It always amazes me that in Hungary university professors often teach subjects which they themselves never studied formally. Sociologists who majored in languages, financial experts who studied law, and in András Lánczi's case, someone who double majored in English and history and who ended up being the director of the Political Science Institute at Corvinus University.
Lánczi began his career modestly enough: after graduation he taught at Imre Madách Gymnasium (1981-1986). Then he joined the editorial staff of a well known publication entitled Világosság that began publication in 1960. A cursory look at the available issues on the internet confirms the self-described mission of the publication: to enlighten people about religion. Hence the title of the publication: "Light."
In 1991 Lánczi moved on to university teaching. He taught at ELTE, at the University of Miskolc, at János Kodolányi College, and Gáspár Károli (Hungarian Reformed) University. His fields of research are (1) political philosophy with special attention to twentieth-century philosophical schools and trends; (2) the intellectual history of Hungarian political thinking, with a concentration on the interwar period; (3) modern theories of democracy; and (4) epistemological questions of political science. As you can see, Lánczi's interests are far-flung. He has been publishing profusely in the last twenty years or so and is advertised as a popular writer on political philosophy. Perhaps his best known work is his Conservative Manifesto (2002). He is the leading exponent of neo-conservatism in Hungary.
Lánczi is considered to be one of Viktor Orbán's close friends and advisers. If the prime minister relies on Zoltán Balog, the Calvinist minister, for spiritual guidance, Lánczi is most likely the source of some of his "philosophical musings." Most of the analysts considered Orbán's speech at Tusnádfürdő/Băile Tuşnad confusing and basically wrong. Lánczi, on the other hand, who may have been responsible for some of its content, described it as "a speech delivered by a thoughtful man."
In an interview that appeared in Népszabadság (July 27, 2011) Lánczi agrees with practically everything Viktor Orbán told his audience in Romania. He thinks that Orbán's warning about "a new epoch" that is drastically different from what we have now is most likely correct because the prime minister brought up convincing arguments in defense of his theory. And here we can catch one Lánczi contribution to Orbán's thought processes. According to Lánczi, "in the last two hundred years the left was only thinking in terms of progress and growth…. The prime minister's answer to this dogma is that it is untenable."
I can't assess Lánczi's worth as a political philosopher, but he doesn't seem to be familiar with political events of recent years. For example, he thinks that it was Viktor Orbán who first came up with an extra levy on the banks, a practice that the whole of Europe will follow soon. However, he is wrong. The first bank tax, eight percent over and above the normal level of taxation, was introduced during the first Gyurcsány government in 2005.
He seems to be unfamiliar with basic economic concepts. When he was asked during the Népszabadság interview about Orbán's change of mind concerning the deficit, Lánczi's answer was quite unintelligible. According to him "for a responsible prime minister the most important question is what will happen to Hungarian society. Not only the Hungarian state is indebted but also the Hungarian people. He has to defend the interests of the Hungarian people." What that has to do with Viktor Orbán going to Brussels in June 2011 with the idea of raising the deficit to 7.3% and coming back from Brussels having accepted the 3.8% originally negotiated between the European Union and Gordon Bajnai, don't ask me. When Lánczi was asked about "the re-industrialization" of Hungary, he again was in total sync with Orbán. He seems to believe that no real work is being done in Hungary. Only "speculation."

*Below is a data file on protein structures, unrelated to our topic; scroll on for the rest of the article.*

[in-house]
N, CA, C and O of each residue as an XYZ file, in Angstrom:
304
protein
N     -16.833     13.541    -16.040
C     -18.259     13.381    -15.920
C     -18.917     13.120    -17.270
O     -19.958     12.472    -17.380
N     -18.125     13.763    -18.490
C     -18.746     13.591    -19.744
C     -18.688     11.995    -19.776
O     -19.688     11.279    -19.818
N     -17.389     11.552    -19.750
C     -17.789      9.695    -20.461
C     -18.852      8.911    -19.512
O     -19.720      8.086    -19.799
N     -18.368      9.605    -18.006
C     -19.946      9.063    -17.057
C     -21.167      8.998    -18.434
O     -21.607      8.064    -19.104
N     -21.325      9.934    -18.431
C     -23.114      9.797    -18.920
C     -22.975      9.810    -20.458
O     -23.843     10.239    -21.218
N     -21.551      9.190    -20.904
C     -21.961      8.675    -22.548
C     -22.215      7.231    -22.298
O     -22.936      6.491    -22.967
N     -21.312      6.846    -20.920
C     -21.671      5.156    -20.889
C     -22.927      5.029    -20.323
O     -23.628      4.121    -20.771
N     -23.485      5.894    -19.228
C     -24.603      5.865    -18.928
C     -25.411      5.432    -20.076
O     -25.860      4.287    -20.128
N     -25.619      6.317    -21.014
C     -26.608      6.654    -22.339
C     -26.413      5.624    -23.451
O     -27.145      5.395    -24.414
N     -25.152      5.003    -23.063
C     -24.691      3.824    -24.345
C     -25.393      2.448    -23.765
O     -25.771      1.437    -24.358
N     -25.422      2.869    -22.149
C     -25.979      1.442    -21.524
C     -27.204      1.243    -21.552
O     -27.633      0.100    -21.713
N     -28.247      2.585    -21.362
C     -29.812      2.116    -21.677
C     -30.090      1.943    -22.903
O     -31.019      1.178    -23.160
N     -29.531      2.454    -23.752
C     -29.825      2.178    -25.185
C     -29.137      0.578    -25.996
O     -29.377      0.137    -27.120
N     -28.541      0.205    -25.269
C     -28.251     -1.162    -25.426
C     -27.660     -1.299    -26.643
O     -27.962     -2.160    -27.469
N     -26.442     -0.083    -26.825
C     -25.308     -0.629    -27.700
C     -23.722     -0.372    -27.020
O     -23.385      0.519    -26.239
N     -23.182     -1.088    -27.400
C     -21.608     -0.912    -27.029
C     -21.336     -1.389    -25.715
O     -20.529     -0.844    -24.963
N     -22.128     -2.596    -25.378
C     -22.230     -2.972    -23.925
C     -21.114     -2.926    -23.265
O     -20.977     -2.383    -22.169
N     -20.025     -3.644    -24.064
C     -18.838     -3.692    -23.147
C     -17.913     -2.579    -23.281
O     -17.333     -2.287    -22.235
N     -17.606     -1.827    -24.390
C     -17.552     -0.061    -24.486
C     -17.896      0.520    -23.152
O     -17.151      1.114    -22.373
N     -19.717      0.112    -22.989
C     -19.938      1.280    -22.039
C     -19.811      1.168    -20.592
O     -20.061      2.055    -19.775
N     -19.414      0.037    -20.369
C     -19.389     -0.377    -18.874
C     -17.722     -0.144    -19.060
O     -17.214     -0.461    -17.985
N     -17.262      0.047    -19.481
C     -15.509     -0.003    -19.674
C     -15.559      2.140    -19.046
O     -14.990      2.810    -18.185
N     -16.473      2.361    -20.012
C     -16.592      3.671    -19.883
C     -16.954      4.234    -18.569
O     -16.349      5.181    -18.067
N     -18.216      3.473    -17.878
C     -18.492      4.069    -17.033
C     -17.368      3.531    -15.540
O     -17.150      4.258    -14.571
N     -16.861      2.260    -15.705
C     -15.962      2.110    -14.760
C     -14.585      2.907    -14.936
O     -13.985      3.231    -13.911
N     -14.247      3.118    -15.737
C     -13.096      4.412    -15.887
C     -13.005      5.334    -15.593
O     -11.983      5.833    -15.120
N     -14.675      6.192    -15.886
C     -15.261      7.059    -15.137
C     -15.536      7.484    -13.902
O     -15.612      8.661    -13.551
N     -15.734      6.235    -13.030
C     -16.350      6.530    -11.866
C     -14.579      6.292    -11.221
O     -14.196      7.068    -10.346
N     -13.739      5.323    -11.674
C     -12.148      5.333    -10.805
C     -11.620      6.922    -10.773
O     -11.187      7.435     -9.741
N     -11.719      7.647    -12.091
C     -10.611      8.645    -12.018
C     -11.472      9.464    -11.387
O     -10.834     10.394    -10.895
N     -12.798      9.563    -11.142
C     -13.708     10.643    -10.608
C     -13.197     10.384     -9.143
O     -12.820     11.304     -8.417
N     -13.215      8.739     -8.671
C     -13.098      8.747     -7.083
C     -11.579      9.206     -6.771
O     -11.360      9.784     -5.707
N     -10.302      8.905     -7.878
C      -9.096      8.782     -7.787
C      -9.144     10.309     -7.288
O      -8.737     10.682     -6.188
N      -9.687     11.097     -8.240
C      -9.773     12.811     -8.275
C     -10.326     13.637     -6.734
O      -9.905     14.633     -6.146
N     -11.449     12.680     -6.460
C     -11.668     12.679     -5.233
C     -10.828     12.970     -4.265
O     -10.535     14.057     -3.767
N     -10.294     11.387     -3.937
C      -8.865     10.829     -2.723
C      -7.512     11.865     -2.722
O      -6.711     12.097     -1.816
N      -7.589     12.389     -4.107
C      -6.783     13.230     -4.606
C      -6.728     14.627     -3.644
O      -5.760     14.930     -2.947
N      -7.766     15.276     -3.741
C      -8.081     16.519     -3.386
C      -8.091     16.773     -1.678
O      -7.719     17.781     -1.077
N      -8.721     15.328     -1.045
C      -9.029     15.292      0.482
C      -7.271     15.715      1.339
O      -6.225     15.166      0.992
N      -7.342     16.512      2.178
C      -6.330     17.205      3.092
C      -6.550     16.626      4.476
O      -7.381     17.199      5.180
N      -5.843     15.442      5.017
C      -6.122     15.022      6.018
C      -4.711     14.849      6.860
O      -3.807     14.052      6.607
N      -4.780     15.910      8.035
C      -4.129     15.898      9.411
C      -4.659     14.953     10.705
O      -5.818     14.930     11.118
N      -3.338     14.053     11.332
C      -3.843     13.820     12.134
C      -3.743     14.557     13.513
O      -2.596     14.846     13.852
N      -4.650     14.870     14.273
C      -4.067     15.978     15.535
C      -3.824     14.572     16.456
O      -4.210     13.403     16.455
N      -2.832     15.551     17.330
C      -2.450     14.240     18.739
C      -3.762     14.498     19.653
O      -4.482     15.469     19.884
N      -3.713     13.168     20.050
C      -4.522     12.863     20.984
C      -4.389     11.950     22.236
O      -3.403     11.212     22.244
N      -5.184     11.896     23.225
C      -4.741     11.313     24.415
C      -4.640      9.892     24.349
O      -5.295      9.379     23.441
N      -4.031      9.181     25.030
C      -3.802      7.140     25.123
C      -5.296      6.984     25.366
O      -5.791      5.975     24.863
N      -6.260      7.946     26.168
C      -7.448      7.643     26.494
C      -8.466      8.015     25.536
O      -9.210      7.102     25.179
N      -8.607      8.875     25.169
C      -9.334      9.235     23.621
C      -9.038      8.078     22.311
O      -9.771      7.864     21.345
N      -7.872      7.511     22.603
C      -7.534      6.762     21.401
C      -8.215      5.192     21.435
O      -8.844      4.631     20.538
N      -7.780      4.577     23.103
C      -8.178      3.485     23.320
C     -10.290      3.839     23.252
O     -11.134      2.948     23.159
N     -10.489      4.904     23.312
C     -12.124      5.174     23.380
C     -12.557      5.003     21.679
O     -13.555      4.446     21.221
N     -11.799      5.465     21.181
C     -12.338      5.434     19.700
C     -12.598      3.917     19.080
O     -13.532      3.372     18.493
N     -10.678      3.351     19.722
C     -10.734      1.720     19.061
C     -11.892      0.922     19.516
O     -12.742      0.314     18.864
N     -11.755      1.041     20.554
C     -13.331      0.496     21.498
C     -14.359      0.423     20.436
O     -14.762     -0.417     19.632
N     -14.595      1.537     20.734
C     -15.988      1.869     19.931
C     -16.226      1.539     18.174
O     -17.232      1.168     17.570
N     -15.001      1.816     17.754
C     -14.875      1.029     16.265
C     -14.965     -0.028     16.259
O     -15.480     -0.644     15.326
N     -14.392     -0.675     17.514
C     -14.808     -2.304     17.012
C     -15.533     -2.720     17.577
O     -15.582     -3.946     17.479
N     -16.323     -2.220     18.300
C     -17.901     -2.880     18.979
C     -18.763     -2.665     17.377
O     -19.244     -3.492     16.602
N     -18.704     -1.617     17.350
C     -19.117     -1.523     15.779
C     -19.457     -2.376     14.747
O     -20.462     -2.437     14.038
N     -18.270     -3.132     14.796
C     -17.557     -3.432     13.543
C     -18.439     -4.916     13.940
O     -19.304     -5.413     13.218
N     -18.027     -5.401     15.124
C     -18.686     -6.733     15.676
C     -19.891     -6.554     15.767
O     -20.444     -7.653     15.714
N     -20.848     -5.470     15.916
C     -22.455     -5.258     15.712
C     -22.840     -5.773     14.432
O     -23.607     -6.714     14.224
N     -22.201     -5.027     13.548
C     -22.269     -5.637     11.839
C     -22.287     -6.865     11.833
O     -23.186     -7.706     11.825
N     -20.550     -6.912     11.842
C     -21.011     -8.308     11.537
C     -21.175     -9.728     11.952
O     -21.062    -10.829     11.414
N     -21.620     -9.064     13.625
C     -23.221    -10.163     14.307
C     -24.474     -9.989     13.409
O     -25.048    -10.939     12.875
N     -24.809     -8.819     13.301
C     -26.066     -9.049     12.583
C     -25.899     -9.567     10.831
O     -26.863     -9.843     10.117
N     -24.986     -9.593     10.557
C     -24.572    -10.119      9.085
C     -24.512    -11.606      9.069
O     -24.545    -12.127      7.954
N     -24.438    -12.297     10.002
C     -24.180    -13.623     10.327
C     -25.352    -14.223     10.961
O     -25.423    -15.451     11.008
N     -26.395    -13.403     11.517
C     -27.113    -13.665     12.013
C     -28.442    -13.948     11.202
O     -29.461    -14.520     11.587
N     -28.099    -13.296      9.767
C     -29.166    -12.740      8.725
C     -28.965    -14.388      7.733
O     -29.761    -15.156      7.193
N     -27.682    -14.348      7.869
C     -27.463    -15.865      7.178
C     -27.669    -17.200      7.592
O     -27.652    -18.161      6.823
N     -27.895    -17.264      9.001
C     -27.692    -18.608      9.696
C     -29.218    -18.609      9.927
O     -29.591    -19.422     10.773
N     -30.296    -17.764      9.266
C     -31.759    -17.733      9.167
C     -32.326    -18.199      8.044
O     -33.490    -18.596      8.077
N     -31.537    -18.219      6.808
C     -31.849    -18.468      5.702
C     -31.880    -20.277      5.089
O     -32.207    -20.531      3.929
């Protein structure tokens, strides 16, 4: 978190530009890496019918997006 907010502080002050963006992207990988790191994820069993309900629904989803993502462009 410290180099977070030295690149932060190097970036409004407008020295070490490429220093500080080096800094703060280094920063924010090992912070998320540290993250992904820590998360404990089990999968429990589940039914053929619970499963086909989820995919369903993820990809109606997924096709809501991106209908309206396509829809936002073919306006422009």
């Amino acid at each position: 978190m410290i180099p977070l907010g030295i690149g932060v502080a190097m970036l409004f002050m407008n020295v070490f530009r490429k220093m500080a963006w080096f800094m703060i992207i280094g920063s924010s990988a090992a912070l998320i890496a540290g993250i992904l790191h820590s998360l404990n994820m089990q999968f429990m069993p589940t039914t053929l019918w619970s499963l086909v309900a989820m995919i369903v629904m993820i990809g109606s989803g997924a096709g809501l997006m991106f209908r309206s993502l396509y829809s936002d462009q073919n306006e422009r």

The reporter conducting the interview brought up two opposing views of the content and tone of Orbán's speech in Tusnádfürdő. Political scientist Gábor Török called it a "religious disputation," while Gáspár Miklós Tamás, a political philosopher, and Péter Hack, a legal scholar, described it as a speech that had only one real goal: to lay the foundations for the next austerity package.
Lánczi naturally disagreed. Both assessments are wrong because "this speech was much more contemplative than a traditional political speech." Orbán often makes speeches that "are not connected to daily politics and this is a genre that not too many people understand. While his political opponents don't want to understand it in any other way but a tactical speech." I suspect the "contemplative" aspect of Orbán's speeches that are allegedly not connected to daily politics has something to do with Lánczi's influence.
As far as the assessments of Gáspár Miklós Tamás and Péter Hack are concerned, I don't agree with them either. What I'm afraid of is that Orbán truly believes every word he says. He really thinks that his foresight will save Hungary from the destruction the rest of Europe will suffer in the near future. Just as most likely Lánczi believes that neo-conservative ideas will triumph while the liberals' world will collapse.